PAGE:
Figures show fewer books are being borrowed in libraries across Hampshire

Children enjoying the library
Children enjoying the library
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LIBRARIES have seen a decrease in the number of people borrowing books, figures have shown.

A Freedom of Information Act request by Highbury College’s journalism course to Hampshire County Council revealed more than 300,000 fewer books were borrowed from libraries across the area in the past two years.

Of libraries in The News’ patch, covering Gosport, Havant and Fareham, only Stubbington library saw more people taking out books.

All 13 others saw a decrease ranging from 51,807 less books at Fareham library, in the town centre, to 586 fewer in Horndean.

Stubbington saw 1,919 more books borrowed.

Across the county 42 out of its 48 libraries saw a reduction in book borrowing between 2015 and 2017.

But Councillor Andrew Gibson, executive member for culture, recreation and countryside called the findings ‘misleading’.

He said: ‘Our strategy at the moment is very clear.

‘Libraries are being closed by lots of administrations and our administration is bucking the trend.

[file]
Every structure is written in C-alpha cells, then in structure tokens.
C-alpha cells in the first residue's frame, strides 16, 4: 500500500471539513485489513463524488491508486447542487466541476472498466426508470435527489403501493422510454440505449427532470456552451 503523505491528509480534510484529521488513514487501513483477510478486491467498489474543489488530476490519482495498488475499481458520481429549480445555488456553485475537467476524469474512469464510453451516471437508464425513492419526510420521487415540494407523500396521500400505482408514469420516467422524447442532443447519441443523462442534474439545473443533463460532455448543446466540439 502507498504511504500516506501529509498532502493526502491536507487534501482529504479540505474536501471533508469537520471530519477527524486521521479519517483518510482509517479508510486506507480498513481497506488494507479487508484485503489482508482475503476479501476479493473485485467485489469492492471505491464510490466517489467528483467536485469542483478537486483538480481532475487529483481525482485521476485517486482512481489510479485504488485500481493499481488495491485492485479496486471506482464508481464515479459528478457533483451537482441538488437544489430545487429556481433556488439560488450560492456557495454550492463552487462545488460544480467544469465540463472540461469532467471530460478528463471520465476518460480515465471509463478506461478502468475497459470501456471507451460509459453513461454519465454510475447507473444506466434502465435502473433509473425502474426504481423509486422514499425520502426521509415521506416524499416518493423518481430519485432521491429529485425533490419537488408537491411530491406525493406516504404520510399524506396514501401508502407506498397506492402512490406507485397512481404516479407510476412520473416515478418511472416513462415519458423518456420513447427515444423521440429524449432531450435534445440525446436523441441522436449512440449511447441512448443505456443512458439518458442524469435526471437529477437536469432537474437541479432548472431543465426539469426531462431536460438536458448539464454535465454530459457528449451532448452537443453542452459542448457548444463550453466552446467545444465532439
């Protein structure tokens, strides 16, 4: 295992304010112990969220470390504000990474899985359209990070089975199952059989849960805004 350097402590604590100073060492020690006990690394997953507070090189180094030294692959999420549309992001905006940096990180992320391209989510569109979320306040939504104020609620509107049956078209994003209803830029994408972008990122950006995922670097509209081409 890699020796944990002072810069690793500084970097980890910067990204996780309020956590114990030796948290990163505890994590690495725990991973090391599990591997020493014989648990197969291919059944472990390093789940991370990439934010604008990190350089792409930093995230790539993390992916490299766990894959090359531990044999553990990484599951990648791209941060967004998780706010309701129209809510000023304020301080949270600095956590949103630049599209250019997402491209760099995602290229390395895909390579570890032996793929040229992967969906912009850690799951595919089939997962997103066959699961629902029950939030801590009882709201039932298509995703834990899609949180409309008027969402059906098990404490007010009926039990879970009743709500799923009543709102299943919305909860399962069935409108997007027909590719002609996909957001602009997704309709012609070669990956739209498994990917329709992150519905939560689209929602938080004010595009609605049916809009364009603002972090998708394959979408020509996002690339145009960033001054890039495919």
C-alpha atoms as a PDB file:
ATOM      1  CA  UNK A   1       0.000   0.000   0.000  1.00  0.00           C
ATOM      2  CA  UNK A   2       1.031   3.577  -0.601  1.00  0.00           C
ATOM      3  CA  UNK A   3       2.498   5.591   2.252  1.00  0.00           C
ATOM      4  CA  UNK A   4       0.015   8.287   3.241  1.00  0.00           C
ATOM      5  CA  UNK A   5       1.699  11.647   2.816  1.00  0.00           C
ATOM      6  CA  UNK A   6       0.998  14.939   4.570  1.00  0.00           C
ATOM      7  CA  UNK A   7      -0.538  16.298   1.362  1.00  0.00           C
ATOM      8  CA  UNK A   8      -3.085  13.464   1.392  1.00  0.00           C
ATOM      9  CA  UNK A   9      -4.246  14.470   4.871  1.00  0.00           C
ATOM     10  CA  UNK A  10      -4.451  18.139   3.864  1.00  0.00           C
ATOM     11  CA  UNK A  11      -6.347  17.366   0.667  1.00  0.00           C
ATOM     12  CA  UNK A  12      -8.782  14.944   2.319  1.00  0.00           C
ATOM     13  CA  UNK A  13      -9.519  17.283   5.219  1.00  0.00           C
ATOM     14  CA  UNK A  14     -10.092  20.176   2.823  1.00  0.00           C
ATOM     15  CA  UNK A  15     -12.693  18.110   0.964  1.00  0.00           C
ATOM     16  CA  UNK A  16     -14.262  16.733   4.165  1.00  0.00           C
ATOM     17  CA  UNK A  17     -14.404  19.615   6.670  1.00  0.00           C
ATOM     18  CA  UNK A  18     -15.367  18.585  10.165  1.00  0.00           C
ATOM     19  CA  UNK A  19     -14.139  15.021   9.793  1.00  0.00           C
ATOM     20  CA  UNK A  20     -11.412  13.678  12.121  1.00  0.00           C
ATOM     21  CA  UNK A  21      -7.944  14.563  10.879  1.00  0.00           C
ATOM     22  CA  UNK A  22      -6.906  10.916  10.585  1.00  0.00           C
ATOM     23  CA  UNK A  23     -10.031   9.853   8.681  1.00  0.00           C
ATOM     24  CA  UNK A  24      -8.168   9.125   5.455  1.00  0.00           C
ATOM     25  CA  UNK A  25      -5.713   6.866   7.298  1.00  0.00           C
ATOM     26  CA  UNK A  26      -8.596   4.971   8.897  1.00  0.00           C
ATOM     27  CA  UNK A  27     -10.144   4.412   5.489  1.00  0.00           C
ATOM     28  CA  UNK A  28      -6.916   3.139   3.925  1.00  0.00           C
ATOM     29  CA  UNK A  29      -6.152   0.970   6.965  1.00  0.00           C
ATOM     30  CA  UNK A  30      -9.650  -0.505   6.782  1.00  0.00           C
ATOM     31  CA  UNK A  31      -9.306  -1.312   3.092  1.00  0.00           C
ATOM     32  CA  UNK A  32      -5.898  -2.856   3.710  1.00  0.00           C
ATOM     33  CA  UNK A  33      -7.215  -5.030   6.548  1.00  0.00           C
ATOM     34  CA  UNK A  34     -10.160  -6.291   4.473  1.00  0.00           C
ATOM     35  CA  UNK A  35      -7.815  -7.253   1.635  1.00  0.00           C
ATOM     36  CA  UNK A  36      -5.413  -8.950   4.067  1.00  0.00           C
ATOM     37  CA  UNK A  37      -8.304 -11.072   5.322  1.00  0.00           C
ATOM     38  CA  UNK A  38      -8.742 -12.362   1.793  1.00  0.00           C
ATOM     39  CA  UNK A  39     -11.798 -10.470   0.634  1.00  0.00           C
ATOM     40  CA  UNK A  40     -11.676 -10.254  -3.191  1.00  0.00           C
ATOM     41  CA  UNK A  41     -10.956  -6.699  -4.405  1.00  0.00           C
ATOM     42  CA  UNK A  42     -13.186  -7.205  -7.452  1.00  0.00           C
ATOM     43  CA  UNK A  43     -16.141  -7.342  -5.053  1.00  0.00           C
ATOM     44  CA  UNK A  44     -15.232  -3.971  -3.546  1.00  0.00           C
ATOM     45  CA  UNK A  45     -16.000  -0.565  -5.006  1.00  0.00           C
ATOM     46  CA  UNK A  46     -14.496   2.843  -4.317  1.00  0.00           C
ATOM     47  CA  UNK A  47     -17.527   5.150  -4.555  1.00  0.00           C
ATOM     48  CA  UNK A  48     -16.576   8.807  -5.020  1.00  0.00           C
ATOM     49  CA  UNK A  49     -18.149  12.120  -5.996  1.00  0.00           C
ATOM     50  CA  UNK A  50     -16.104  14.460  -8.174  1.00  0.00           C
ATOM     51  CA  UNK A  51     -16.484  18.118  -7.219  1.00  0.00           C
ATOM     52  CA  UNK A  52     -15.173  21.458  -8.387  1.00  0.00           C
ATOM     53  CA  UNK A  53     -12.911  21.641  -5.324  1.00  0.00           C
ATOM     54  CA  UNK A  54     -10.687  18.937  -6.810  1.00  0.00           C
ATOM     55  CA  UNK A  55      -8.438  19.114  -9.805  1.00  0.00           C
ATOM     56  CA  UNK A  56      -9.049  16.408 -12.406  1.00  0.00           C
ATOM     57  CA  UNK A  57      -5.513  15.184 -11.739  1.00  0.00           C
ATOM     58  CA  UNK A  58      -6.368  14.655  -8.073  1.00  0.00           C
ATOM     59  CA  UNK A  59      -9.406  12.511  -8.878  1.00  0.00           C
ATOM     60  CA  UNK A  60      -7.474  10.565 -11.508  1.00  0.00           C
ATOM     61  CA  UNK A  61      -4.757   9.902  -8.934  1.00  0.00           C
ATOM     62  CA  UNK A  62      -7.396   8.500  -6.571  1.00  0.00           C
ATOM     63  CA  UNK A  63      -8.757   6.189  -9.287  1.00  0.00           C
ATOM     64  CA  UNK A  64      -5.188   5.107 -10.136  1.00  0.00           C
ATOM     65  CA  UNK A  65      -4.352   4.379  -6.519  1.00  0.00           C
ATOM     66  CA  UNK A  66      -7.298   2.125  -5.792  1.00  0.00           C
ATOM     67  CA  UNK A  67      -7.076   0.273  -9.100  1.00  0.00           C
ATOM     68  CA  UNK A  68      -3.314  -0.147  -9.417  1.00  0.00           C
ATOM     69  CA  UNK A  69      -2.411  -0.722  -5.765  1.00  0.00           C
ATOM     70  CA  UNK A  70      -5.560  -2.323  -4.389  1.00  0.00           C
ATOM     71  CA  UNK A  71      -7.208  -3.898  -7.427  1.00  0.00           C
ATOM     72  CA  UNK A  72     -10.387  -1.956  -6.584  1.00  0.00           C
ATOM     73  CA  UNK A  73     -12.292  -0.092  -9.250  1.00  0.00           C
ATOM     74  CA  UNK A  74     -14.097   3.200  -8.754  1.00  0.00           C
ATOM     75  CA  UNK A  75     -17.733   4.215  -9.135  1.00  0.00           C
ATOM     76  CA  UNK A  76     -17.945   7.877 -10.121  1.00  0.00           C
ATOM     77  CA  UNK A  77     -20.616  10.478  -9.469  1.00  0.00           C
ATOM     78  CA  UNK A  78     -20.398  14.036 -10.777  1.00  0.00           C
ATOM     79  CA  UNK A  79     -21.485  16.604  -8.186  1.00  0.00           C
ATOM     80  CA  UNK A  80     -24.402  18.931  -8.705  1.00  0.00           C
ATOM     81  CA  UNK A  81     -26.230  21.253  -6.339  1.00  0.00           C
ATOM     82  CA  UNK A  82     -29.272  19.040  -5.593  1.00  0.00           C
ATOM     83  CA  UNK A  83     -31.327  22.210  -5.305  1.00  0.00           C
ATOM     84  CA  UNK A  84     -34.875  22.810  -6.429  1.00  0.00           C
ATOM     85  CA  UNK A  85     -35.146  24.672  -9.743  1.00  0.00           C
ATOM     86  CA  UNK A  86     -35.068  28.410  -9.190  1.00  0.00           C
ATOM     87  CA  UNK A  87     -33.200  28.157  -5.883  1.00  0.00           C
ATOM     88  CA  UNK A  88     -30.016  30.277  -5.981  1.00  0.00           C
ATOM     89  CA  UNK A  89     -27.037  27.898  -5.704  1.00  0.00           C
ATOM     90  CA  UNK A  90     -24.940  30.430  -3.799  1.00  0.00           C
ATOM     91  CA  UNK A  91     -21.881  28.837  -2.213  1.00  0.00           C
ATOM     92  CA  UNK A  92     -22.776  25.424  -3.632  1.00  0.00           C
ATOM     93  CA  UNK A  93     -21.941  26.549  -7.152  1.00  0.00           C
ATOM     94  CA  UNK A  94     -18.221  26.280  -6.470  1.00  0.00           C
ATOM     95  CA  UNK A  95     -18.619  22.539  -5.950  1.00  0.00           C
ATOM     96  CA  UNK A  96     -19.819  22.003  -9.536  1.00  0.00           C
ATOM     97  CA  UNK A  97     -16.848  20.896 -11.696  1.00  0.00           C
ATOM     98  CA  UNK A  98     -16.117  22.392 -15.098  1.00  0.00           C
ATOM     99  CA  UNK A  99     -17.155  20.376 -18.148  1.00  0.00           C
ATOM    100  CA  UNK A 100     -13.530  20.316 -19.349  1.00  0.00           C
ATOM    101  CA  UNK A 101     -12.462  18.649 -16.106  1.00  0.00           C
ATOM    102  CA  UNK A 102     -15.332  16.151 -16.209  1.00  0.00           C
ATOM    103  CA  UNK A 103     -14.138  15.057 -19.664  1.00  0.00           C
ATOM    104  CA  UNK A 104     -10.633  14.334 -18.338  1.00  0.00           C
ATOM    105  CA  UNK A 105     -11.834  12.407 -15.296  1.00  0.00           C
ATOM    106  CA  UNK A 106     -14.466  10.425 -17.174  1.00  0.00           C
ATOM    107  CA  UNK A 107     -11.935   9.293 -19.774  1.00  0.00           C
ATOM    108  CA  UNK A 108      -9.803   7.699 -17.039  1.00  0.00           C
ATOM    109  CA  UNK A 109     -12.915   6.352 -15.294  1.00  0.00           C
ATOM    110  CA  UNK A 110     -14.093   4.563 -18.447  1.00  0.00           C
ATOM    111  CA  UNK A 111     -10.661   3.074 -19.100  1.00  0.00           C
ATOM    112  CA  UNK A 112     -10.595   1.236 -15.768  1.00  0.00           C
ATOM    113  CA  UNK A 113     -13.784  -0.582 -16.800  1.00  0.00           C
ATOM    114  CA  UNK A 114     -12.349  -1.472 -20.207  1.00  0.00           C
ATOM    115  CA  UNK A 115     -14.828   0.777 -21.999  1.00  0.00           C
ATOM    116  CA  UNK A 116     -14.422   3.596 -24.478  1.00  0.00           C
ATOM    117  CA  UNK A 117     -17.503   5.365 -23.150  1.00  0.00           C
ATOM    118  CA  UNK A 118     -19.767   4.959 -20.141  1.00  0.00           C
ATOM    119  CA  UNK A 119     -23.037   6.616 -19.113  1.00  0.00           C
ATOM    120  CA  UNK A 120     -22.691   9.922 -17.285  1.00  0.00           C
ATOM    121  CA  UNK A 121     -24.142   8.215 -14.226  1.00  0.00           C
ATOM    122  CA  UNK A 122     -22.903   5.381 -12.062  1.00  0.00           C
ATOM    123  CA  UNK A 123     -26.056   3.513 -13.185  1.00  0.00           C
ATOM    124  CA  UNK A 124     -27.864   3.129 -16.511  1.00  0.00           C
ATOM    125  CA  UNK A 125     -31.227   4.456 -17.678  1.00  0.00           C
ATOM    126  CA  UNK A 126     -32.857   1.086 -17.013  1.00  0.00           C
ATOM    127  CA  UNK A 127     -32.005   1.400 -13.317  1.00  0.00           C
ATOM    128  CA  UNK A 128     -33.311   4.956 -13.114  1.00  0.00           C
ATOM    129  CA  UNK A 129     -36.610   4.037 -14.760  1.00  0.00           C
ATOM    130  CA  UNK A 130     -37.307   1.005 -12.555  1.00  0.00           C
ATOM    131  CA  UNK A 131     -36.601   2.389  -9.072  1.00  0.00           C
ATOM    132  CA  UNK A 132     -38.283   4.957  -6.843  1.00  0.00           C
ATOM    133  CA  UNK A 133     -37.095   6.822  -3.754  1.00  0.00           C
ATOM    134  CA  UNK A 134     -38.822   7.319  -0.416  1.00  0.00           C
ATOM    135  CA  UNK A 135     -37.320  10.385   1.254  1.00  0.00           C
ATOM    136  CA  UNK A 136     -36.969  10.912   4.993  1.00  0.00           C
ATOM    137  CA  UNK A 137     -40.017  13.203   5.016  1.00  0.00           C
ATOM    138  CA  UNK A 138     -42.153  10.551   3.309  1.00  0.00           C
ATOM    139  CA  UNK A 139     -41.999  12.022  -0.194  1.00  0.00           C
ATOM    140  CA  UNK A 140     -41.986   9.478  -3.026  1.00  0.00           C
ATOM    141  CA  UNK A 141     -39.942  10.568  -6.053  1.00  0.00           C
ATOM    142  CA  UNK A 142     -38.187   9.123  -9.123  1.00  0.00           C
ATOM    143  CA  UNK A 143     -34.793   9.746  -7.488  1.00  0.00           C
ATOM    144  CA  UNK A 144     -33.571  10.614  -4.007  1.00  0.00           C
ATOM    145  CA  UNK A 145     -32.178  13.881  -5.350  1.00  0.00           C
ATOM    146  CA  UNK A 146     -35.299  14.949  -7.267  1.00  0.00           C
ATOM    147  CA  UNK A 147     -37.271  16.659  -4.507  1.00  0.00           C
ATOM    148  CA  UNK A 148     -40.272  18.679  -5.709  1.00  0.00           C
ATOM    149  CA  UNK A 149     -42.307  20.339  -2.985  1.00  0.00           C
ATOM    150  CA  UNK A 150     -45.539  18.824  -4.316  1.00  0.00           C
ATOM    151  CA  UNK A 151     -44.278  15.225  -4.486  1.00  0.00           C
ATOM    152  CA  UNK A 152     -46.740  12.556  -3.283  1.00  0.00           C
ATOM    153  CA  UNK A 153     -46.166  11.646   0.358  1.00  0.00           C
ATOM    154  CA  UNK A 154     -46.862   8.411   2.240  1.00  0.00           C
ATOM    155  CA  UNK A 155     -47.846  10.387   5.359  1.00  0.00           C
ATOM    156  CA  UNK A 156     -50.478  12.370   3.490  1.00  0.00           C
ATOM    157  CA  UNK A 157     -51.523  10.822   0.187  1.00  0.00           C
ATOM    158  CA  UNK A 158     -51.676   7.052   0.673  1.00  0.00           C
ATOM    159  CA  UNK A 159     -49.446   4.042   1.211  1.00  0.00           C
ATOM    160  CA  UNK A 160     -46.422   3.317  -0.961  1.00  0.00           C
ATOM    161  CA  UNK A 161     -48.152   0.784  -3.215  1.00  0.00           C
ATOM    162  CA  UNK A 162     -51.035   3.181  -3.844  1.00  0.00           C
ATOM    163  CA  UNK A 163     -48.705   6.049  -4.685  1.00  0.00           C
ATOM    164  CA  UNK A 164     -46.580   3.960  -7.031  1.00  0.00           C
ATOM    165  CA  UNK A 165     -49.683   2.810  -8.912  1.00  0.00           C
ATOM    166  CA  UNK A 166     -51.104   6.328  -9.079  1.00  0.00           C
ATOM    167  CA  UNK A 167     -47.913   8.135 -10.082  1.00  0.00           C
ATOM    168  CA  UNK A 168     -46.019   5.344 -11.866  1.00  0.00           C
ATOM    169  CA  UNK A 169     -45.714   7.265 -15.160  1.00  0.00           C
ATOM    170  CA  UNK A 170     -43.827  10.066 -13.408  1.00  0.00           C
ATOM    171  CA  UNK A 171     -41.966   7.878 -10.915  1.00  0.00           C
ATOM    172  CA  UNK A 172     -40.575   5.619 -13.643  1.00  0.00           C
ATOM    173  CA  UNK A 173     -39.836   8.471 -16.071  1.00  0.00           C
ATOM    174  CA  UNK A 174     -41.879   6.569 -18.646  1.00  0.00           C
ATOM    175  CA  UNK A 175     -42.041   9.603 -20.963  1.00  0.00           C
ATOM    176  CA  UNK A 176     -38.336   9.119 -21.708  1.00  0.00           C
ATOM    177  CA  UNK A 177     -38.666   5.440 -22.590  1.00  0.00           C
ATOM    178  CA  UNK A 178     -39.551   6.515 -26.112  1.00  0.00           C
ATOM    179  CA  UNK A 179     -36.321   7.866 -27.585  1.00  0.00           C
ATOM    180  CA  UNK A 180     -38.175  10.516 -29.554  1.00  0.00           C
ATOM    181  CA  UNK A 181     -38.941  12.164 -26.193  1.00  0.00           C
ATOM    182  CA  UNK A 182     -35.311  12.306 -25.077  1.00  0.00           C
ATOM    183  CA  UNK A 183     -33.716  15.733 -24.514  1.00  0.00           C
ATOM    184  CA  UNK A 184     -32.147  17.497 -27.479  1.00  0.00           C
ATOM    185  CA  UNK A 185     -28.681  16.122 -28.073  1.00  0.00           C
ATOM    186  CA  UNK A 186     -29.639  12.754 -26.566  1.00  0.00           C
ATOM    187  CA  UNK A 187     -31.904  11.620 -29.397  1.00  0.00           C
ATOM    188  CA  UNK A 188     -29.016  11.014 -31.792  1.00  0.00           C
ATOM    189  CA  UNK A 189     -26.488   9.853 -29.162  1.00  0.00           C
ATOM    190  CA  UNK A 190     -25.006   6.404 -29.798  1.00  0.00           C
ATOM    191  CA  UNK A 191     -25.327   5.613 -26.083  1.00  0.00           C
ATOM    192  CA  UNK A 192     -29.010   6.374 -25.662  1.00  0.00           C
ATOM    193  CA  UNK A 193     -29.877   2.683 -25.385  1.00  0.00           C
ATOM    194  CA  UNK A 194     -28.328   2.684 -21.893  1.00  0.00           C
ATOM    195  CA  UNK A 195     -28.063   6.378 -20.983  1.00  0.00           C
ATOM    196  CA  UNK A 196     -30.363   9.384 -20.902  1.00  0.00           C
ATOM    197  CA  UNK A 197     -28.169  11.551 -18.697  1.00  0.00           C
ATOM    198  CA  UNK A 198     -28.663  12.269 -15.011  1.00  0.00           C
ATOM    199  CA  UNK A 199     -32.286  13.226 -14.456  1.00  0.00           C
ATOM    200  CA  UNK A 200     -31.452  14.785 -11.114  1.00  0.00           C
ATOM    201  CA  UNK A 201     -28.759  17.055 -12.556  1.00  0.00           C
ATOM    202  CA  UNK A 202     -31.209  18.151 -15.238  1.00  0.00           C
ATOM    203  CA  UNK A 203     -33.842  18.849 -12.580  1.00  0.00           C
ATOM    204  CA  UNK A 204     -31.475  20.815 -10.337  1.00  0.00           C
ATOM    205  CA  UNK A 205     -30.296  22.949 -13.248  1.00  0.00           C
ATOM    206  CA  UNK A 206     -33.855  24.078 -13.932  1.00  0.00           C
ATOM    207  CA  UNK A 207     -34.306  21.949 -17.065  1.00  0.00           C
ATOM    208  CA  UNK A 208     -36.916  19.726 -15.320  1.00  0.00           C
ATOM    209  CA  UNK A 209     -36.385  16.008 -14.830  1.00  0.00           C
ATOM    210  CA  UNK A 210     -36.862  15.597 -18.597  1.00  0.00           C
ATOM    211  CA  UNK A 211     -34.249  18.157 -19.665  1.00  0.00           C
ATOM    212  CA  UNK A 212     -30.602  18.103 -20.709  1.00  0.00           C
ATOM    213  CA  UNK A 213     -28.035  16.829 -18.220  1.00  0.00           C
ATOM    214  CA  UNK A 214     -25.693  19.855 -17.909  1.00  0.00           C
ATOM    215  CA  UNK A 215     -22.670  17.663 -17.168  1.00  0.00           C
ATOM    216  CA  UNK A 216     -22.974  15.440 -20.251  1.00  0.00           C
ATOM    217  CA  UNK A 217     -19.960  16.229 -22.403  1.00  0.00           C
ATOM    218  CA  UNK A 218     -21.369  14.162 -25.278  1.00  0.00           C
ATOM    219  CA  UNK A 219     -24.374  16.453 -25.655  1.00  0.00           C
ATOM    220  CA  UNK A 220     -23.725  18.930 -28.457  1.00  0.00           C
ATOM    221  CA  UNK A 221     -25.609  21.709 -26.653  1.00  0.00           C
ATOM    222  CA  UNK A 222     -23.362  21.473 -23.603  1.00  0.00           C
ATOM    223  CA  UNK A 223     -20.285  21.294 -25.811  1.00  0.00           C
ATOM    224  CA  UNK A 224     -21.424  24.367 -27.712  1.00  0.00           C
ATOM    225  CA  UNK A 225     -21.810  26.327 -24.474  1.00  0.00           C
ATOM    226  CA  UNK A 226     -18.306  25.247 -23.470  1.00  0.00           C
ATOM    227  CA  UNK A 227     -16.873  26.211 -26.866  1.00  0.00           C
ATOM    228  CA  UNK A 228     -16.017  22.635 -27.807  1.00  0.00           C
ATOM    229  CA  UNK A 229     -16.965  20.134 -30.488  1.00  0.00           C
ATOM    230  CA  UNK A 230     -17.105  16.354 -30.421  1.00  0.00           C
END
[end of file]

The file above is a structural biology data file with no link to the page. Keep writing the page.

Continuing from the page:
‘When you say “are people taking out more books?”, we haven’t seen the slump there is in the rest of the country.’

Cllr Gibson said the council’s policy was to invest in more technology, such as computers and tablets, to encourage people to use the service more.

He added: ‘With technology and as technology improves – because it never stands still – clearly libraries are going to be continuously in decline simply because of the technology.’

Cllr Gibson said the council had invested in E-books which have proven popular with readers and the figures did not include them.

‘E-books is where we are putting most of our investments and that’s gone up quite dramatically,’ he said.

A request for this information has been submitted to the council.

Liberal Democrat Cllr Peter Chegwyn, who sits on the culture and communities select committee, said because of spending cuts library budgets have been hit.

He said: ‘In my view we must keep the libraries open.’

Cllr Chegwyn welcomed the idea of making the libraries more community-led and is happy for the council to ‘embrace modern technology’.

He added: ‘Anything that encourages people into libraries is welcomed in my view. But it must not be at the expense of a traditional library service which library users greatly value and want to continue.’

The FOI request also revealed Hampshire County Council has spent more than £1m on new books in the last year. This includes the purchase of E-books.